3aIT Blog

 

The "Investigatory Powers Act 2016" (or "Snooper's Charter") has just received royal ascent and is therefore now officially law.

The most notable part of this bill is that your internet service provider (ISP) will be required to retain a list of every website you've visited in the last year on an ongoing basis. The police will not require a warrant to obtain this information.

One technical point here - this will be a record of top level domains only. For instance, if you visited http://www.bbc.co.uk/news and http://www.bbc.co.uk/weather, this will only be recorded at http://www.bbc.co.uk twice. In other words, the list will record that you've been to the BBC site, but not the specific areas you visited.

Ignoring the ethical side of this, the storage of these records may yet prove to be a major headache for the ISPs. Assuming the technical challenges of actually recording this information can be overcome, keeping lists like this means that they have to be stored somewhere. As we have seen over the past few years, ISPs are not impervious to attack from hackers, and personal details have been obtained in these attacks. If someone managed to breach an ISP's security in such a way that they gained access to this data, it could cause huge embarrasment to millions of innocent people.

As an aside, when we refer to "The Government" above, this isn't just one branch that will have access to this data. The list of organisations within the Government that will be granted access is pretty extensive:

  • Metropolitan police force
  • City of London police force
  • Police forces maintained under section 2 of the Police Act 1996
  • Police Service of Scotland
  • Police Service of Northern Ireland
  • British Transport Police
  • Ministry of Defence Police
  • Royal Navy Police
  • Royal Military Police
  • Royal Air Force Police
  • Security Service
  • Secret Intelligence Service
  • GCHQ
  • Ministry of Defence
  • Department of Health
  • Home Office
  • Ministry of Justice
  • National Crime Agency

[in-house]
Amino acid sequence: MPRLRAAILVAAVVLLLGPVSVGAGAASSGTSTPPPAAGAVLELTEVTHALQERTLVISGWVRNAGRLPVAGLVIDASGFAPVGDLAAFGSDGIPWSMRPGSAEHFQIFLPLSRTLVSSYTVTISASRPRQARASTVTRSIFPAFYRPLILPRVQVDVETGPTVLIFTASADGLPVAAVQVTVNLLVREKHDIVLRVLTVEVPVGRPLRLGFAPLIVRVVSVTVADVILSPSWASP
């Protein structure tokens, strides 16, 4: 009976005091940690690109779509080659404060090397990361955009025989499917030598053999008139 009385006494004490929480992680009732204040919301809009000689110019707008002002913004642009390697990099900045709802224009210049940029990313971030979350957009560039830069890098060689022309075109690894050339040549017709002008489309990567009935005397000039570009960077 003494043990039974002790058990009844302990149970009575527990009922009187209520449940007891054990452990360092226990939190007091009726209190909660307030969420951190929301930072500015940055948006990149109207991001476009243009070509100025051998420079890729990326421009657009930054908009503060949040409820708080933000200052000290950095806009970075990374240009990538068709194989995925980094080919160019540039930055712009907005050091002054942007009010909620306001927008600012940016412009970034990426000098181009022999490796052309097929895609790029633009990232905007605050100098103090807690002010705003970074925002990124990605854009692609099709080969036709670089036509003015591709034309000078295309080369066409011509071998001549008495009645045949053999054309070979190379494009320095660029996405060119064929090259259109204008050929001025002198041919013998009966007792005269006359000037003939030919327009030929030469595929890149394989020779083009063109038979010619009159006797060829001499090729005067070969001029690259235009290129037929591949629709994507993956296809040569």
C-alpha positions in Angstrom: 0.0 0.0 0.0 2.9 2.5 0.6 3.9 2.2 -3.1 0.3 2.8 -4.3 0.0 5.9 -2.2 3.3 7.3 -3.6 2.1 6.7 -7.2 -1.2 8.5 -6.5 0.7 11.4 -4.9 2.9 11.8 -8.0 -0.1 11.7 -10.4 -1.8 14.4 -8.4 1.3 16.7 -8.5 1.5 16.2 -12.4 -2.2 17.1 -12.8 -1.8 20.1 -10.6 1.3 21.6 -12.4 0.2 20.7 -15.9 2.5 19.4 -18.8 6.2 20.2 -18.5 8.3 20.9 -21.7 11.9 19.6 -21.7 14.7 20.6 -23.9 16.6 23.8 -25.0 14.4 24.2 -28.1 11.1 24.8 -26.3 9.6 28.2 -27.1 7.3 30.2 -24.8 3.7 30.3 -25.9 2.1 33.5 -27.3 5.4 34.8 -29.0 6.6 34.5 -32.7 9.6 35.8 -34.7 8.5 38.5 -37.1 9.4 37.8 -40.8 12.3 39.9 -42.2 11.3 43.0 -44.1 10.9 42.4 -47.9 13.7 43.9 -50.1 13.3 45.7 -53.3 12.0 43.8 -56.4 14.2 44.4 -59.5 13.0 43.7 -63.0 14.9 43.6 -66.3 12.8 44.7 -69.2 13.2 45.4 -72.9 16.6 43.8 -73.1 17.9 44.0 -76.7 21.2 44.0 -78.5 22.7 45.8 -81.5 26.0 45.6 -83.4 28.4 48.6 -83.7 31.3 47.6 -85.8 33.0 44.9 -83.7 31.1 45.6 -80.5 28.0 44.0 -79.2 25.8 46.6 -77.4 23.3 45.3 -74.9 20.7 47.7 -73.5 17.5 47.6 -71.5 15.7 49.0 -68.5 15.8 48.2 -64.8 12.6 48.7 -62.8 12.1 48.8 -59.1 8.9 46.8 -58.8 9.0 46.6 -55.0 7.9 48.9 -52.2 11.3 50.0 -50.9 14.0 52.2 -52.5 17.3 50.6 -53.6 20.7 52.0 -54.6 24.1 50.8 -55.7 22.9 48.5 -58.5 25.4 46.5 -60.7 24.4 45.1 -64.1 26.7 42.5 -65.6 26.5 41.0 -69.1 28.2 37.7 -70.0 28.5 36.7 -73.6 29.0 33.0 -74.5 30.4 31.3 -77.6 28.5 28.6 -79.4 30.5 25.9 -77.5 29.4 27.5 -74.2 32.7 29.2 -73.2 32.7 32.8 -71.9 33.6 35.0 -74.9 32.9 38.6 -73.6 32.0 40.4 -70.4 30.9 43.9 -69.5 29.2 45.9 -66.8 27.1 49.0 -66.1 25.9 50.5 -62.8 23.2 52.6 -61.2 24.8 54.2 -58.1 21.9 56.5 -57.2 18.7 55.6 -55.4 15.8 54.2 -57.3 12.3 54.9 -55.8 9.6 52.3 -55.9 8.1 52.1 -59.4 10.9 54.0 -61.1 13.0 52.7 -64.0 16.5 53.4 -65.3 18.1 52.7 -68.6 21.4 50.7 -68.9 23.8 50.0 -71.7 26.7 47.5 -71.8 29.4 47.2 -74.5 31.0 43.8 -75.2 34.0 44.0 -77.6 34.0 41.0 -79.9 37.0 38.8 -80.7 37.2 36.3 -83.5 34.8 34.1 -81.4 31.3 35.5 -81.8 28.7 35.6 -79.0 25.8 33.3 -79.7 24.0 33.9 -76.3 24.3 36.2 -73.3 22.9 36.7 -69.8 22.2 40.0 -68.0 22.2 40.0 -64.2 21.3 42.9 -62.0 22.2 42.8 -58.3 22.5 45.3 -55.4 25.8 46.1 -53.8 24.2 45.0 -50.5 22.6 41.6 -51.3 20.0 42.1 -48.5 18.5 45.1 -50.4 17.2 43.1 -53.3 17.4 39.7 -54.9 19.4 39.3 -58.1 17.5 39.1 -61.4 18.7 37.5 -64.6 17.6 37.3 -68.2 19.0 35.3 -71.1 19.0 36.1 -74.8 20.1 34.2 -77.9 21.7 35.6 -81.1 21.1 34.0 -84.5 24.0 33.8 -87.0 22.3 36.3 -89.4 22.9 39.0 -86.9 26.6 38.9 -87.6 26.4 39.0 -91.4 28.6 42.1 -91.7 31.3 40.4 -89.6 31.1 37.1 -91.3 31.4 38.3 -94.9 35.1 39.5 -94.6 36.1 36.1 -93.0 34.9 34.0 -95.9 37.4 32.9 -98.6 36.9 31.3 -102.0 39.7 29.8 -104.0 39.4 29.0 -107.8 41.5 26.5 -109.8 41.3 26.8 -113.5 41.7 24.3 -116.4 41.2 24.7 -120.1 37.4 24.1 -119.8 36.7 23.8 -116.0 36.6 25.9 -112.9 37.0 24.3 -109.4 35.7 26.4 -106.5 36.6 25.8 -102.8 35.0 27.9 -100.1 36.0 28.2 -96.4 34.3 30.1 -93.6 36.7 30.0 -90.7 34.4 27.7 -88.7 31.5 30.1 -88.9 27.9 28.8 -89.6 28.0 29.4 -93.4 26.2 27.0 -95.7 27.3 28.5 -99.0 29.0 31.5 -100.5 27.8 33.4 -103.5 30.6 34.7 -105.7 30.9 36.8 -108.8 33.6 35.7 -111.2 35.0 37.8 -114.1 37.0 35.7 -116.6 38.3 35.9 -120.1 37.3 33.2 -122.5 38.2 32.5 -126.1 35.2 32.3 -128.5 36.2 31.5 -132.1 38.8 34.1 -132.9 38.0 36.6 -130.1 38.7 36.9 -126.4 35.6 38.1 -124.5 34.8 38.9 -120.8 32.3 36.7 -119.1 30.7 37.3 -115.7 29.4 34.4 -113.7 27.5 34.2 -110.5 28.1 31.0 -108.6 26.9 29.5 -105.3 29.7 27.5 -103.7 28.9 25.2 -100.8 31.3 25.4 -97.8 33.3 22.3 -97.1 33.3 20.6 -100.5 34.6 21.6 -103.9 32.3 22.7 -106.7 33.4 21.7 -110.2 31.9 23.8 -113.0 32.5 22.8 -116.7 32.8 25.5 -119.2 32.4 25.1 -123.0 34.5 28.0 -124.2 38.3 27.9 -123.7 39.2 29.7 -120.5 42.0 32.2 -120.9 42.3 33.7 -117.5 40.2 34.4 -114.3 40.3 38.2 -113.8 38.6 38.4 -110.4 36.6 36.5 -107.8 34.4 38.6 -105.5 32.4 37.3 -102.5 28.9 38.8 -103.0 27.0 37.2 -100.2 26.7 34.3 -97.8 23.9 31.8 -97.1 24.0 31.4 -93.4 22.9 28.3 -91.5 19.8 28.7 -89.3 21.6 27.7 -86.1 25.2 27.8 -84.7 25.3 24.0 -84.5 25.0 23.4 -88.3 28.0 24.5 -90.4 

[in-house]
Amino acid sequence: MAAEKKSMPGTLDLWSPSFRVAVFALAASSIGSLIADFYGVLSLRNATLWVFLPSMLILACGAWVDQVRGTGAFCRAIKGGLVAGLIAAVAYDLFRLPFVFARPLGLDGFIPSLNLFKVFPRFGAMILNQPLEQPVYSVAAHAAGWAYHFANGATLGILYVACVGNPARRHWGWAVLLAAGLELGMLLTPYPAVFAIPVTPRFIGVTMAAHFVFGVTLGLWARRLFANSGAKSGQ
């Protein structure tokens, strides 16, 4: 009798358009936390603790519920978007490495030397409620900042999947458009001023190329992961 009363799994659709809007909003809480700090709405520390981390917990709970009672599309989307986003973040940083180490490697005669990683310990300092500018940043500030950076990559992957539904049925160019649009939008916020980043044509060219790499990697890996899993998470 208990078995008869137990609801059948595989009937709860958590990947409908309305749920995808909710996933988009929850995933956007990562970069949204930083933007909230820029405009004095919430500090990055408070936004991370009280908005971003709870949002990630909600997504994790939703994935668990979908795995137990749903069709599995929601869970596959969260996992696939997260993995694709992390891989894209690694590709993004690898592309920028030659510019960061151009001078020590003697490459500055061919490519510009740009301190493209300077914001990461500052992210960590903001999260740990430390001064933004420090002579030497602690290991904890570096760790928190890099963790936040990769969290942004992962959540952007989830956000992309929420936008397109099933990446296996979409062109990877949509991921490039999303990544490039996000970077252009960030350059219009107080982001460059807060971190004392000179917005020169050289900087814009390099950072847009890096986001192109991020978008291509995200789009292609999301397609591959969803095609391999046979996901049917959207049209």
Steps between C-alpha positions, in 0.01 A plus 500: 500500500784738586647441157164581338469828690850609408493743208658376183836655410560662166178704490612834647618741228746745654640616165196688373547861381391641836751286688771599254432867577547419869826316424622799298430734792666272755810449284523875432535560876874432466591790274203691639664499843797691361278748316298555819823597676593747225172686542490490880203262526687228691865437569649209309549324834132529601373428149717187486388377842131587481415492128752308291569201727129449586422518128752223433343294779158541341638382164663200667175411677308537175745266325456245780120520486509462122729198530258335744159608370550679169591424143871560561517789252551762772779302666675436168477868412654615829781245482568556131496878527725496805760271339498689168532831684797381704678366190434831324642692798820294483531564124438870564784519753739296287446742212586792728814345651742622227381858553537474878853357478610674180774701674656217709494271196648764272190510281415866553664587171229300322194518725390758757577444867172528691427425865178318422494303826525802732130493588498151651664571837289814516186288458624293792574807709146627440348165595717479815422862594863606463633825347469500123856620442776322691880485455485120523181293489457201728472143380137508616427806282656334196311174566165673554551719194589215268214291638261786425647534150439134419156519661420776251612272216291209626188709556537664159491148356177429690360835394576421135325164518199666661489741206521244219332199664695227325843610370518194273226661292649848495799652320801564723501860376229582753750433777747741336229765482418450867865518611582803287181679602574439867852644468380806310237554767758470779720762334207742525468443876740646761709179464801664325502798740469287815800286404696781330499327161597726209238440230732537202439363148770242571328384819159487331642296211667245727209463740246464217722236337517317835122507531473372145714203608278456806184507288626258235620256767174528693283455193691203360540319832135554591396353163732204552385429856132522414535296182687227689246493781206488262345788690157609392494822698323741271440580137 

• HM Revenue & Customs
  • Department for Transport
  • Department for Work and Pensions
  • NHS trusts and foundation trusts in England that provide ambulance services
  • Common Services Agency for the Scottish Health Service
  • Competition and Markets Authority
  • Criminal Cases Review Commission
  • Department for Communities in Northern Ireland
  • Department for the Economy in Northern Ireland
  • Department of Justice in Northern Ireland
  • Financial Conduct Authority
  • Fire and rescue authorities under the Fire and Rescue Services Act 2004
  • Food Standards Agency
  • Food Standards Scotland
  • Gambling Commission
  • Gangmasters and Labour Abuse Authority
  • Health and Safety Executive
  • Independent Police Complaints Commissioner
  • Information Commissioner
  • NHS Business Services Authority
  • Northern Ireland Ambulance Service Health and Social Care Trust
  • Northern Ireland Fire and Rescue Service Board
  • Northern Ireland Health and Social Care Regional Business Services Organisation
  • Office of Communications
  • Office of the Police Ombudsman for Northern Ireland
  • Police Investigations and Review Commissioner
  • Scottish Ambulance Service Board
  • Scottish Criminal Cases Review Commission
  • Serious Fraud Office
  • Welsh Ambulance Services National Health Service Trust

Of course, this opens many more attack vectors for a potential hacker. If they find they can't get a copy of these lists directly from the ISPs, compromising machines in these organisations opens up another 50 potential avenues to get at the data. In the highly unlikely event that hacking none of these systems is possible, there's still the option of paying someone with the right access in any of these organisations to just steal the data for you.

There's many ways for someone that actually wants to hide their tracks online to work round this system. If they don't already use these methods, this new bill will probably be the incentive they need to start doing it. This may cause some to question exactly what this mass surveillance will achieve.

Comments  

# Lester Clayton 2016-11-24 14:42
Maybe there were tens of thousands of people thinking that the "Brexit" poll was whether or not they should personally exit Britain and favour countries which are not as "big brother-ey" As the Technical Manager of an ISP (thankfully, in Norway), I can tell you right now that the hardware requirements and administration/maintenance of storing this information will put a huge cost overhead, which will invariably be forwarded on to the user. This is an unnecessary waste of money. Pointless projects like this is just another spanner of the wheel of progress, and more important things like - rolling out IPv6 - will be delayed even further. Disgraceful.
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